Five-star service starts with a heartfelt interest in the wellbeing of guests. This is the firm belief of hospitality veteran Alison Yau. Having joined the sector as a hotel receptionist at the age of 17, Ms Yau is now the director of business development for Rhombus International Hotels Group and general manager of Rhombus Fantasia Chengdu Hotel, Rhombus' new flagship hotel in mainland China.
Reflecting on a career spanning about 18 years, Ms Yau says, "My goal has always been to ensure that visitors to Hong Kong enjoy a happy and meaningful experience." Even as a teenaged student, she had a real passion for the industry. She has a master's degree in hotel and tourism management from The Hong Kong Polytechnic University, and over the years had gained diverse hotel experience in roles ranging from waitress, cashier and sales and marketing account manager to rooms division manager. These stints provided her with extensive and valuable customer-service exposure.
The big turning point came five years ago, when Ms Yau met the founder and CEO of Rhombus International Hotels Group, Calvin Mak, during an encounter at work. This led to a new chapter in her career. She joined Rhombus in 2005 and has since spent three years as general manager of Hotel LKF by Rhombus in Central, working long hours during the pre-opening stage, as well as on daily operations once the hotel became established as a top hospitality provider.
Two years ago, Ms Yau was offered the position of general manager of the hip, five-star, all-suite Rhombus Fantasia Chengdu Hotel, due to open in the heart of Chengdu's business district early next year. Over the past months, her duties have included overseeing the various aspects of the hotel's pre-opening, monitoring the construction process, setting up policies and procedures, recruitment and training, sales and marketing, and communicating with the hotel's owners.
"On any typical day, I may be involved in team meetings and liaising with the mainland media and authorities, as well as with our colleagues in Hong Kong. Hiring and interviews form an important part of my job, since I try to ensure that every new recruit shares our common goal," Ms Yau points out. "My work doesn't end when I go home at the end of the day. In the evenings, I spend time promoting the hotel via online social networks."
With the hotel due to open in early 2012, Ms Yau is also heavily involved in hospitality training in Chengdu. Working with the local government, various chambers and a number of local universities, the company has launched a Future Young Hoteliers programme to groom new talent for the industry. "Frankly, hospitality isn't a hugely popular career choice on the mainland at this stage, so one of my aims is to help revamp the profession through education and using our hotel's professionalism as a catalyst," she notes.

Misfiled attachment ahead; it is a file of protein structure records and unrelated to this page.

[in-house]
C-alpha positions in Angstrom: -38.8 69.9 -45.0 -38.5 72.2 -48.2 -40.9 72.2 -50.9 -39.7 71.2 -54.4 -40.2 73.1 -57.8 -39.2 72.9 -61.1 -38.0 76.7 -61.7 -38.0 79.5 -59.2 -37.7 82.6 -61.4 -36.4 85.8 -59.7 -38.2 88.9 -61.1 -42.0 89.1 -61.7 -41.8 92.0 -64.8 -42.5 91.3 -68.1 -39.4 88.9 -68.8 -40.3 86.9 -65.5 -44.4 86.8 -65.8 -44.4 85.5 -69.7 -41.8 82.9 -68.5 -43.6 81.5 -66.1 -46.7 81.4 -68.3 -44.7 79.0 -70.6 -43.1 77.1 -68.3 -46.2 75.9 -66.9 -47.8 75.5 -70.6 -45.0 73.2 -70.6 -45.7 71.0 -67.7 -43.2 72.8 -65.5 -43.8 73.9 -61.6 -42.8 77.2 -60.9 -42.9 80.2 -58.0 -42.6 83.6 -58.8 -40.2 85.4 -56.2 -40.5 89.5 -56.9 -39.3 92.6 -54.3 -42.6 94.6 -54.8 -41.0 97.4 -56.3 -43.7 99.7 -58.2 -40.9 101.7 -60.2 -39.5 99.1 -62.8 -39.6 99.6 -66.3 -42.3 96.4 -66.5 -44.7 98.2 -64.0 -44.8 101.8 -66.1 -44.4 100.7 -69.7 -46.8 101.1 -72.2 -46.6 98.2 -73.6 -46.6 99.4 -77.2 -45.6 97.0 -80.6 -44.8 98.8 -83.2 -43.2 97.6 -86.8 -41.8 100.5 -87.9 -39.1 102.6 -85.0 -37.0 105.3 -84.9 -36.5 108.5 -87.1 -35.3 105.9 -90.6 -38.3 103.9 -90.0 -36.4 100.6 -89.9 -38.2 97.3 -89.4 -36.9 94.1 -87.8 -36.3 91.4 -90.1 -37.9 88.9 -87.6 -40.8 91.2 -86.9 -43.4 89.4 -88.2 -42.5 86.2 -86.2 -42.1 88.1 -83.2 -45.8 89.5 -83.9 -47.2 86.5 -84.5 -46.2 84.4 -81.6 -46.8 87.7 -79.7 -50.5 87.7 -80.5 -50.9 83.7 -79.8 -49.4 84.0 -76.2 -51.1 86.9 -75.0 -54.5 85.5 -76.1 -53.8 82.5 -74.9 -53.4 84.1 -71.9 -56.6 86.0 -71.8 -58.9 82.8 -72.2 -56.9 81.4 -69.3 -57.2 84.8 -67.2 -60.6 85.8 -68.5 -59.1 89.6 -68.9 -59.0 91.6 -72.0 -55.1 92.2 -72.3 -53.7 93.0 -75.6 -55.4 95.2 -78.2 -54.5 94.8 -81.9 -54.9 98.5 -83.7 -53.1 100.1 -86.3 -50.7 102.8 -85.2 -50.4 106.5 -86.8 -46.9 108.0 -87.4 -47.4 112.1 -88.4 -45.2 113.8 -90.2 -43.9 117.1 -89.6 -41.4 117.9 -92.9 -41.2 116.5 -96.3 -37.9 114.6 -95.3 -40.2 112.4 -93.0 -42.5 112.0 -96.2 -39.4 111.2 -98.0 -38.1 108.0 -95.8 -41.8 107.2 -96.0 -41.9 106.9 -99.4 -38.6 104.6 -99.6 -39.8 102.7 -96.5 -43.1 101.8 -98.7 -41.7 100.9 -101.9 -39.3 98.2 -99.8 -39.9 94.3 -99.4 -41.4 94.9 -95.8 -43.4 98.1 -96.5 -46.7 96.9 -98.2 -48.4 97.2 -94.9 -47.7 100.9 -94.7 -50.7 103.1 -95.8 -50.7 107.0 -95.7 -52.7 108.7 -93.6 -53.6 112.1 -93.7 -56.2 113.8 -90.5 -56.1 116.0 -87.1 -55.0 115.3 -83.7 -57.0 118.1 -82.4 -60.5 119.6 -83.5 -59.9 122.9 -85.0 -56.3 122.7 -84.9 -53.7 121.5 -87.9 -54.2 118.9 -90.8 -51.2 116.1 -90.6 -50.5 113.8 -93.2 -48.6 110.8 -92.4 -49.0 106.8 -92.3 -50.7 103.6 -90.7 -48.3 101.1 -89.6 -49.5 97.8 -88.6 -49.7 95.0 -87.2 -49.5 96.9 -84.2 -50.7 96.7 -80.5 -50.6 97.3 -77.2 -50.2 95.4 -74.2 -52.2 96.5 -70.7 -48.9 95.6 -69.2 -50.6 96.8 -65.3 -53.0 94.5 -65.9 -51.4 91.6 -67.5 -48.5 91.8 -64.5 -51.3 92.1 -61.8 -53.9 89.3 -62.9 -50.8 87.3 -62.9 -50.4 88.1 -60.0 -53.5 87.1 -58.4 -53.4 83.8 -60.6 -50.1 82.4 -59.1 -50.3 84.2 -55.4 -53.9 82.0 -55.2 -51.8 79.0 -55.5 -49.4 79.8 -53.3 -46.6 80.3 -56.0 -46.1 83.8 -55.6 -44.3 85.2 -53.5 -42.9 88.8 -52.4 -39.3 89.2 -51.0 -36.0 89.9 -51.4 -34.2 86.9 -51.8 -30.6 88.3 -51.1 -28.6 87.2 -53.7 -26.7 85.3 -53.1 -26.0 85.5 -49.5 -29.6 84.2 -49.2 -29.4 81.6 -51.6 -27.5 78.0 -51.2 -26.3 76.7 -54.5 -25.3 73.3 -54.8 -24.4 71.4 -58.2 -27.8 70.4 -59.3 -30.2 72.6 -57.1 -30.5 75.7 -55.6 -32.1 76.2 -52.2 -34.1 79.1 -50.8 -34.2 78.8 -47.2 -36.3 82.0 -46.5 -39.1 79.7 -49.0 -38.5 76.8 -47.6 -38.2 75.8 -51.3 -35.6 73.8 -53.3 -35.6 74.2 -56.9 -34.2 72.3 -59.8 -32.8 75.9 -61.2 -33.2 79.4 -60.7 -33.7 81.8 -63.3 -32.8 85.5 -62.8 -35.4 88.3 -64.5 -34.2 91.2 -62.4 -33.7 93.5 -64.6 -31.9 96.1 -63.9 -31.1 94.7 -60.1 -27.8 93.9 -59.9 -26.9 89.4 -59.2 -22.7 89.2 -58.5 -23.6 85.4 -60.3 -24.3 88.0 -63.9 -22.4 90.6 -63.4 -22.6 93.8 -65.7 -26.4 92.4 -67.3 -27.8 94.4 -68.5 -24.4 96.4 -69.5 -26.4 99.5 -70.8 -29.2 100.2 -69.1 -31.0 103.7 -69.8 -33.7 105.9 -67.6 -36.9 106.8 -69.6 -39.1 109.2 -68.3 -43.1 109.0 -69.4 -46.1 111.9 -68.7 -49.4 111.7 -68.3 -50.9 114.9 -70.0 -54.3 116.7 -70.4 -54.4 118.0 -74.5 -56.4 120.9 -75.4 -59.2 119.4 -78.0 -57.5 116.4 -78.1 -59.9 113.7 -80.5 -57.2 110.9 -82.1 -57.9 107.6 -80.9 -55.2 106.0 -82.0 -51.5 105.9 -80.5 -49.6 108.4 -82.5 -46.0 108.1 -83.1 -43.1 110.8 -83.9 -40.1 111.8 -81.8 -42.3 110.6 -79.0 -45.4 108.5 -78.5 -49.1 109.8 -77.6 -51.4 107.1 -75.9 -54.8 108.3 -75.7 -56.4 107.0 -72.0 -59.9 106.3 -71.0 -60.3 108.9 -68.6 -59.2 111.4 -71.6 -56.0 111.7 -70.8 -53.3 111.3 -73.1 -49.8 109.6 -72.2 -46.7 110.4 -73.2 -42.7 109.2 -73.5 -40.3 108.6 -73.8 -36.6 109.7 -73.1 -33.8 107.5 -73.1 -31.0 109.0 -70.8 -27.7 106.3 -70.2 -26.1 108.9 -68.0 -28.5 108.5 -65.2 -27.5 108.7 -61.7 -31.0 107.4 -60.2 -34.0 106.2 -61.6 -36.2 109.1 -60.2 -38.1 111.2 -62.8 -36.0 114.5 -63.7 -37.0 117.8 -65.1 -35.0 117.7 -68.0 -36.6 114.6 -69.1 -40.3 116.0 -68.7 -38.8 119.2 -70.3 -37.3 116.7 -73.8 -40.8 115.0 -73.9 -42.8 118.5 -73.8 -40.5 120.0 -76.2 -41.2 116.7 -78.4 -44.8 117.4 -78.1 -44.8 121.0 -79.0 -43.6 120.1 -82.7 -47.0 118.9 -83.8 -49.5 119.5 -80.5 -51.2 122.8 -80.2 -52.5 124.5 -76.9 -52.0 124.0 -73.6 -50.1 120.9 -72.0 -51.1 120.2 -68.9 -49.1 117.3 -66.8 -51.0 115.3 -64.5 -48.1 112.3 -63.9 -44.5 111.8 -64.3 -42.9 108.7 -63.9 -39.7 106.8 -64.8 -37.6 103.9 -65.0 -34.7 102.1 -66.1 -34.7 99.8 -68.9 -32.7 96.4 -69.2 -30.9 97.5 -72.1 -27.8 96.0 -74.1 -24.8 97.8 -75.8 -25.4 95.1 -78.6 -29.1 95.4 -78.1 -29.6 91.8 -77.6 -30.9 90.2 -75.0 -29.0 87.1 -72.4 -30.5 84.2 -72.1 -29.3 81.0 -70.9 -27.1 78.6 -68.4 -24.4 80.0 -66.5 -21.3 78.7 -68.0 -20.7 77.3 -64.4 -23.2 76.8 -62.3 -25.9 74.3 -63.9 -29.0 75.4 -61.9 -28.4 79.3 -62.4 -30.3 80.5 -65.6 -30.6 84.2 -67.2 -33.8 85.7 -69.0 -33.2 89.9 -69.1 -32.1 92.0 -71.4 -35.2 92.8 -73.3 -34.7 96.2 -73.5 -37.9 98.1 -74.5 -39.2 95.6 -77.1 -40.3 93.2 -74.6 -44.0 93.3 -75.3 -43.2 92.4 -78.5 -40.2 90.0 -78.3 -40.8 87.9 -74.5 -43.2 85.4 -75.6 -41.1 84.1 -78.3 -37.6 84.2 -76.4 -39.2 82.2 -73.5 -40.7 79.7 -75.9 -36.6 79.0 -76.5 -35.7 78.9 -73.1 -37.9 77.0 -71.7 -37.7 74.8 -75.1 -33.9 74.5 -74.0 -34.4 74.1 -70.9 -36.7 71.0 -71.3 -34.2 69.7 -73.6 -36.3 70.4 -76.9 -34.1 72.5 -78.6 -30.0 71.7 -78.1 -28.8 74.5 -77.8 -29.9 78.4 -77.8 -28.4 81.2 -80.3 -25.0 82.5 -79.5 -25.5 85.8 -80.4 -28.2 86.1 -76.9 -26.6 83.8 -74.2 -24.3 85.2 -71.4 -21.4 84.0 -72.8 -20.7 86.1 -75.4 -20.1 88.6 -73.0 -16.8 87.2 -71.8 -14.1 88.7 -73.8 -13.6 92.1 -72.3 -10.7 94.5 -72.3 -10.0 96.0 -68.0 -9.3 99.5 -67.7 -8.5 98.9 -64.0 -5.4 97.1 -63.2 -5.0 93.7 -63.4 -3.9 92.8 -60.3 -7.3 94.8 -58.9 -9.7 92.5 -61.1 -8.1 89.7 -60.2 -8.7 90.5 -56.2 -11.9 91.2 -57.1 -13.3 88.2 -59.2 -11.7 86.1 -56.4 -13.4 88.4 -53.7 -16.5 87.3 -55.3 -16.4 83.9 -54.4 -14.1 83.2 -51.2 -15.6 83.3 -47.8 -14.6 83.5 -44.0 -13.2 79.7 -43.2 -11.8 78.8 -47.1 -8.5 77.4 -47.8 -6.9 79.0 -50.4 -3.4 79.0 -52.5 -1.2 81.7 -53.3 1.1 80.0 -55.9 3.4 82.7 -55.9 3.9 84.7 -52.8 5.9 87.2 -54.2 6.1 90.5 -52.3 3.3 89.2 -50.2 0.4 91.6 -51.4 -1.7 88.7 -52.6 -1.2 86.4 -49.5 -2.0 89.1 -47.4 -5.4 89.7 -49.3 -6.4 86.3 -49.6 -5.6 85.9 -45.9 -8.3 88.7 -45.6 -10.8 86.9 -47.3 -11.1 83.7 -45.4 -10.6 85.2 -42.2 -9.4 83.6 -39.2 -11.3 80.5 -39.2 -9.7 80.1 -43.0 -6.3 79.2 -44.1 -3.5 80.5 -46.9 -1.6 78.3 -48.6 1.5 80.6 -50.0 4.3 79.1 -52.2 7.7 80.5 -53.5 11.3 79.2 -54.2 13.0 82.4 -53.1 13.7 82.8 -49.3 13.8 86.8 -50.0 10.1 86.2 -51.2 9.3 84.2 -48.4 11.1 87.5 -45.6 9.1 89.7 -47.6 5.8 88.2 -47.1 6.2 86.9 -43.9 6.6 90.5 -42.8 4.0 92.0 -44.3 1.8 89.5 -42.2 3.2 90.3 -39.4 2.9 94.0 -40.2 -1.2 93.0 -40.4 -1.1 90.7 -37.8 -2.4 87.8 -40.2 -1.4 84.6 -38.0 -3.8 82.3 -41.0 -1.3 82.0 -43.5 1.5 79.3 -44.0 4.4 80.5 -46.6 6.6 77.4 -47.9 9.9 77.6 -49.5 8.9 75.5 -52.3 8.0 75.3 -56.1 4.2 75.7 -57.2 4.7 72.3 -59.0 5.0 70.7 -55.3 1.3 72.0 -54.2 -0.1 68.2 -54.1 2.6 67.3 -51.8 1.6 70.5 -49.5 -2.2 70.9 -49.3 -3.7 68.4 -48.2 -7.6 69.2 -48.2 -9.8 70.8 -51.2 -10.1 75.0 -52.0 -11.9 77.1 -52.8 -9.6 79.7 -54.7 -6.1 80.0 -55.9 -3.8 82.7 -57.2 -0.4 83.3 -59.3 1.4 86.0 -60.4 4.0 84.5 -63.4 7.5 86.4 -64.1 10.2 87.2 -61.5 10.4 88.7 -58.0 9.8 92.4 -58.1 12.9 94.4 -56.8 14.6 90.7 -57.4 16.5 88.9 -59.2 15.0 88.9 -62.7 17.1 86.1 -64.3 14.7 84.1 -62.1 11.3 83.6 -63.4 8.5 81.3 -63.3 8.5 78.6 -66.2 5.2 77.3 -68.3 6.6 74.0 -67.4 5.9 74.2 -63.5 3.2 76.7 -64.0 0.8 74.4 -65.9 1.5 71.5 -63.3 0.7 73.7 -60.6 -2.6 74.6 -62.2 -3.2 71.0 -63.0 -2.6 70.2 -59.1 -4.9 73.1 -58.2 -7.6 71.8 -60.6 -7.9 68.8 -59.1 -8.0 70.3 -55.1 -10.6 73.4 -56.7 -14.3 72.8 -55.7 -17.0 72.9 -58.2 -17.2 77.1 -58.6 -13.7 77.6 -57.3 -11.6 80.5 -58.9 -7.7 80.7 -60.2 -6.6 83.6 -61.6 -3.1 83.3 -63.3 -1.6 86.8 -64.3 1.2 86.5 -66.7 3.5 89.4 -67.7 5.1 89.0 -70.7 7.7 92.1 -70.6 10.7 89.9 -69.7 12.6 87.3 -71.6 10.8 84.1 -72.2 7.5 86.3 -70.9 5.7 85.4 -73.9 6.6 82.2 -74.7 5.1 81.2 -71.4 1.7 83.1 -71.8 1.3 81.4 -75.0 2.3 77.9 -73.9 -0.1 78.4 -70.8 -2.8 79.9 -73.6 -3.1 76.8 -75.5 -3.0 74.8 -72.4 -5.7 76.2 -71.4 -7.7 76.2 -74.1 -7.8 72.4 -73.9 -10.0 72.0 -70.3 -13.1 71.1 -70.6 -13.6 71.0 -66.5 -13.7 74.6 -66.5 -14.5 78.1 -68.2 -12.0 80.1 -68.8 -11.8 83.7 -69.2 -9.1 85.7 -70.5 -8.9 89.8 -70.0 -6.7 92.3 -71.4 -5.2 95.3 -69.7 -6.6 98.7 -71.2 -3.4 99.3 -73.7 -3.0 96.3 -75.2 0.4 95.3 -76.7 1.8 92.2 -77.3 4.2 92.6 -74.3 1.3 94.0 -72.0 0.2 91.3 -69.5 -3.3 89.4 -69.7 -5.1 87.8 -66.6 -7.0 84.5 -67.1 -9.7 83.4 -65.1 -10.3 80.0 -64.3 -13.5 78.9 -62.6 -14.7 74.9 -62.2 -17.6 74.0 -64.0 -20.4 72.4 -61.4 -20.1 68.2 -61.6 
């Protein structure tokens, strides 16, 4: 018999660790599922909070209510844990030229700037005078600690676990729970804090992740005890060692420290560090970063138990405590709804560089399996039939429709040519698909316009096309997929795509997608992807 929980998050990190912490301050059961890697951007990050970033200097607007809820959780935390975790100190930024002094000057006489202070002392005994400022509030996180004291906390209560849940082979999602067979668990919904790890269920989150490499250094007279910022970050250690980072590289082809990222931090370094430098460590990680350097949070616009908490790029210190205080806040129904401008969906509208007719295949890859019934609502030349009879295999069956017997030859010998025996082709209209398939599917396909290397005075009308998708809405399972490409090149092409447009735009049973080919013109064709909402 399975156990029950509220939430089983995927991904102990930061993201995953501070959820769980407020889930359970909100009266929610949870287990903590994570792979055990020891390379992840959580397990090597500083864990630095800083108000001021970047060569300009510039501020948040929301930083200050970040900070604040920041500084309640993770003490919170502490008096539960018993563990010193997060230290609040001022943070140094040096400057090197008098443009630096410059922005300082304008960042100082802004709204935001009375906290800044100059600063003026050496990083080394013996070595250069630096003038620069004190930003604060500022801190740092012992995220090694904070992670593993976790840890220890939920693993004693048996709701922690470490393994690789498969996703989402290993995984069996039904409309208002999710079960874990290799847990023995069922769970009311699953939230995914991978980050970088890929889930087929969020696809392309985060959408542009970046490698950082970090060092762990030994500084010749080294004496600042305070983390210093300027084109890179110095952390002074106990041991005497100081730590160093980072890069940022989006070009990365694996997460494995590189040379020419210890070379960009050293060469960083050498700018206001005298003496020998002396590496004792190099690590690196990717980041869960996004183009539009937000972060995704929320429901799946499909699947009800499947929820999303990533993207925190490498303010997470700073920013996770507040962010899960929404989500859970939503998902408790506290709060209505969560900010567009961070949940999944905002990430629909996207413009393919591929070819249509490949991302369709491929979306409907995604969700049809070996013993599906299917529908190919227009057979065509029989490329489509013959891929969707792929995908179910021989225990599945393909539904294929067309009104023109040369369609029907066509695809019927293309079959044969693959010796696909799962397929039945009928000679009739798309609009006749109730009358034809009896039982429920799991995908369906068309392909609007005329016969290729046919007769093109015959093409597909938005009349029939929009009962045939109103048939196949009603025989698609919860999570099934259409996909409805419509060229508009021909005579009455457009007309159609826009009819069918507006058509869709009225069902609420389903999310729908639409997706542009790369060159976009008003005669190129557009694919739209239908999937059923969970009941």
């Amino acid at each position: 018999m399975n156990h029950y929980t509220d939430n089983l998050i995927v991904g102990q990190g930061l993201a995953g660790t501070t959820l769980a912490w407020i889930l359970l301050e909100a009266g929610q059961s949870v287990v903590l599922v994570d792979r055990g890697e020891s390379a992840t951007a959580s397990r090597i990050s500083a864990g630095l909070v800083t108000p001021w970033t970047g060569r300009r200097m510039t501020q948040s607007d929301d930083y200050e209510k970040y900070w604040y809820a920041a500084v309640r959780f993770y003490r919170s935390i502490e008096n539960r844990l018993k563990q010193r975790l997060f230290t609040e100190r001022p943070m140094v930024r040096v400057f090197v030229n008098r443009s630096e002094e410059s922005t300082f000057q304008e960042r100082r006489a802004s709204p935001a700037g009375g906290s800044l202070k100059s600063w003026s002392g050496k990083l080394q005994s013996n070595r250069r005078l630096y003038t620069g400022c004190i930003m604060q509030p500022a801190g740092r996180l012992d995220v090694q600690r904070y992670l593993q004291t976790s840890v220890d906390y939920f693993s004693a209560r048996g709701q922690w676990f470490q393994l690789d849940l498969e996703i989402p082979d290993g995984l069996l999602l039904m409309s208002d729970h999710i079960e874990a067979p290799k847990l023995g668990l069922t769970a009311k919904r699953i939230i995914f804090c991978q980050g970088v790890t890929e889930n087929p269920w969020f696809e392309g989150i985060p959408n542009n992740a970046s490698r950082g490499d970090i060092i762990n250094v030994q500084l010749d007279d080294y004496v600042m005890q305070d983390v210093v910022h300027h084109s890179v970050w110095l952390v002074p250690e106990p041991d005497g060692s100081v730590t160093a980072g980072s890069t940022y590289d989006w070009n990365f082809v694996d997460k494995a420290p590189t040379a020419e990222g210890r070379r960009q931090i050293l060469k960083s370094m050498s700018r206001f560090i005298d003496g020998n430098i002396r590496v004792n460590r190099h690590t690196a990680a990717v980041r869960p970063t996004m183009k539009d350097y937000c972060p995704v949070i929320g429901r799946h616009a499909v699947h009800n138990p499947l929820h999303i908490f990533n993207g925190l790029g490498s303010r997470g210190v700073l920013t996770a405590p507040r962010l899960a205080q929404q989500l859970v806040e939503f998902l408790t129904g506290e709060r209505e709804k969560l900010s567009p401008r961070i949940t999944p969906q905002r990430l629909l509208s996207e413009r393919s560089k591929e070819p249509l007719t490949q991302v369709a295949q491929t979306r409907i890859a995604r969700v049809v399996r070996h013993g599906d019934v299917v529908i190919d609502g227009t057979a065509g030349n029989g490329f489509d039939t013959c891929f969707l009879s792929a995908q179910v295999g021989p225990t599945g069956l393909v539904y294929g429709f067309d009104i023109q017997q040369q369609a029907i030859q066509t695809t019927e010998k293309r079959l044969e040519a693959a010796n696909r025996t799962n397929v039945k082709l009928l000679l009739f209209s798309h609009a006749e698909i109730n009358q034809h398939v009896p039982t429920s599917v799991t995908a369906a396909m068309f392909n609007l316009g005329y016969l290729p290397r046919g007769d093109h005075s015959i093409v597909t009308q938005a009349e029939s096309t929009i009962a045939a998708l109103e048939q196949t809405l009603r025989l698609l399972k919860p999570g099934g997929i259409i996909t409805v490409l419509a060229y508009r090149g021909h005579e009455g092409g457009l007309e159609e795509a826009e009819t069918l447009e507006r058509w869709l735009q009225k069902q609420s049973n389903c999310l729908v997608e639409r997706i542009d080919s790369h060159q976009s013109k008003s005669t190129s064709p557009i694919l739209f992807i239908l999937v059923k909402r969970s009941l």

When it comes to aspiring young hoteliers in Hong Kong, an academic background in tourism is desirable, but most important is a positive attitude towards customer service, she says, adding that other essential attributes include the ability to work hard and operate as part of a team, a passion for learning and good English and Mandarin skills. Since promotional activities in the sector are becoming increasingly sophisticated and imaginative, it also helps to be creative.
There are plenty of opportunities for young people keen on joining the sector, since the labour supply in tourism and hotel management remains insufficient, especially on the mainland, Ms Yau points out. In addition, a number of hotels are expected to open or expand over the next few years, which will create even more demand for managerial talent.
Mainland China's burgeoning tourism industry is another driver for growth and aspiring hotel workers should concentrate on expanding their perspectives and skills to tap into this market.
Ms Yau views the upcoming opening of the Rhombus Fantasia Chengdu Hotel as a major highlight of her career. "I enjoy the hard work and treasure the chance to pursue my dream. Sometimes I feel that my boss is the one holding the string of the kite and I'm the one running after it. I know I'll succeed as long as I conduct the chase with passion and discipline. I see it as a gift that I've been given the chance to create something from nothing and, in the process, to contribute to the development of our motherland's hospitality sector."
Young candidates wanting to enter the industry should focus on their long-term career prospects and be committed to ongoing learning, Ms Yau advises. "Don't chase money; let money chase you," she says, quoting Rhombus founder Mr Mak, whom she regards as her mentor. "We all start out as nobodies, and it takes at least five years to really understand the basics. Work hard and your efforts will eventually pay off."
Taken from Career Times 21 October 2011, B8